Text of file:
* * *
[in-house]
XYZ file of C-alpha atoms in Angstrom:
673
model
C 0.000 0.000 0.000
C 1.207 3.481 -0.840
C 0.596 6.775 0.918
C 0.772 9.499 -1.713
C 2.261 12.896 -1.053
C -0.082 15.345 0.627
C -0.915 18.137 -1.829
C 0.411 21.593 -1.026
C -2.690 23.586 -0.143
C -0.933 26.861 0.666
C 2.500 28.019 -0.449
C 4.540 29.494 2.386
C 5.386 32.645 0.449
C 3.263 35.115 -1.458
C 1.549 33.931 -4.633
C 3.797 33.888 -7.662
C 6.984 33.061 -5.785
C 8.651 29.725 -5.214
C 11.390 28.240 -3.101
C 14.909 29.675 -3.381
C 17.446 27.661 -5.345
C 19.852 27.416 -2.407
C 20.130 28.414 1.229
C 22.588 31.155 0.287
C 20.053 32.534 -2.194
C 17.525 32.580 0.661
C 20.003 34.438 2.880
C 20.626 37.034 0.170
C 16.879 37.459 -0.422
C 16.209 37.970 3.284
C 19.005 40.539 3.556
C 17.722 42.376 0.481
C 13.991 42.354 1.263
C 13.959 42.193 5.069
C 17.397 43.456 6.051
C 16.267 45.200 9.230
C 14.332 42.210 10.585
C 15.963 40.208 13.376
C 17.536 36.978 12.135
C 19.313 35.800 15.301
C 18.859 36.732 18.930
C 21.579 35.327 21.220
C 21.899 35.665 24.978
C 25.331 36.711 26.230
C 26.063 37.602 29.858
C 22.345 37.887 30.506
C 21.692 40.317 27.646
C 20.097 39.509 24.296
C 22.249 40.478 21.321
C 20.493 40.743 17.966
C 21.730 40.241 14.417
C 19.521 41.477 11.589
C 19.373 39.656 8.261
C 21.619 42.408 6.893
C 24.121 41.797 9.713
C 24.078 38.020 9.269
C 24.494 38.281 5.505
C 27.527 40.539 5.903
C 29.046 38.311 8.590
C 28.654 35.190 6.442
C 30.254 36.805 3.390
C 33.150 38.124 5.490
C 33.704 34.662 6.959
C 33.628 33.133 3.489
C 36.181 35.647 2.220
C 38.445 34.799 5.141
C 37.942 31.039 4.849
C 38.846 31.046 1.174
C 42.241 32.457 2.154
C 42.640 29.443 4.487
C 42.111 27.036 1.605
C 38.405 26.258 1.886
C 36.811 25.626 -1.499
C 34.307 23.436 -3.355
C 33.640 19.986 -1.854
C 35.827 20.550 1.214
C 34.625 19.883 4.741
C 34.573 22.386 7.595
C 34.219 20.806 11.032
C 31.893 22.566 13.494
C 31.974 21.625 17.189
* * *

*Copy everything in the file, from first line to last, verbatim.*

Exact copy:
[in-house]
XYZ file of C-alpha atoms in Angstrom:
673
model
C 0.000 0.000 0.000
C 1.207 3.481 -0.840
C 0.596 6.775 0.918
C 0.772 9.499 -1.713
C 2.261 12.896 -1.053
C -0.082 15.345 0.627
C -0.915 18.137 -1.829
C 0.411 21.593 -1.026
C -2.690 23.586 -0.143
C -0.933 26.861 0.666
C 2.500 28.019 -0.449
C 4.540 29.494 2.386
C 5.386 32.645 0.449
C 3.263 35.115 -1.458
C 1.549 33.931 -4.633
C 3.797 33.888 -7.662
C 6.984 33.061 -5.785
C 8.651 29.725 -5.214
C 11.390 28.240 -3.101
C 14.909 29.675 -3.381
C 17.446 27.661 -5.345
C 19.852 27.416 -2.407
C 20.130 28.414 1.229
C 22.588 31.155 0.287
C 20.053 32.534 -2.194
C 17.525 32.580 0.661
C 20.003 34.438 2.880
C 20.626 37.034 0.170
C 16.879 37.459 -0.422
C 16.209 37.970 3.284
C 19.005 40.539 3.556
C 17.722 42.376 0.481
C 13.991 42.354 1.263
C 13.959 42.193 5.069
C 17.397 43.456 6.051
C 16.267 45.200 9.230
C 14.332 42.210 10.585
C 15.963 40.208 13.376
C 17.536 36.978 12.135
C 19.313 35.800 15.301
C 18.859 36.732 18.930
C 21.579 35.327 21.220
C 21.899 35.665 24.978
C 25.331 36.711 26.230
C 26.063 37.602 29.858
C 22.345 37.887 30.506
C 21.692 40.317 27.646
C 20.097 39.509 24.296
C 22.249 40.478 21.321
C 20.493 40.743 17.966
C 21.730 40.241 14.417
C 19.521 41.477 11.589
C 19.373 39.656 8.261
C 21.619 42.408 6.893
C 24.121 41.797 9.713
C 24.078 38.020 9.269
C 24.494 38.281 5.505
C 27.527 40.539 5.903
C 29.046 38.311 8.590
C 28.654 35.190 6.442
C 30.254 36.805 3.390
C 33.150 38.124 5.490
C 33.704 34.662 6.959
C 33.628 33.133 3.489
C 36.181 35.647 2.220
C 38.445 34.799 5.141
C 37.942 31.039 4.849
C 38.846 31.046 1.174
C 42.241 32.457 2.154
C 42.640 29.443 4.487
C 42.111 27.036 1.605
C 38.405 26.258 1.886
C 36.811 25.626 -1.499
C 34.307 23.436 -3.355
C 33.640 19.986 -1.854
C 35.827 20.550 1.214
C 34.625 19.883 4.741
C 34.573 22.386 7.595
C 34.219 20.806 11.032
C 31.893 22.566 13.494
C 31.974 21.625 17.189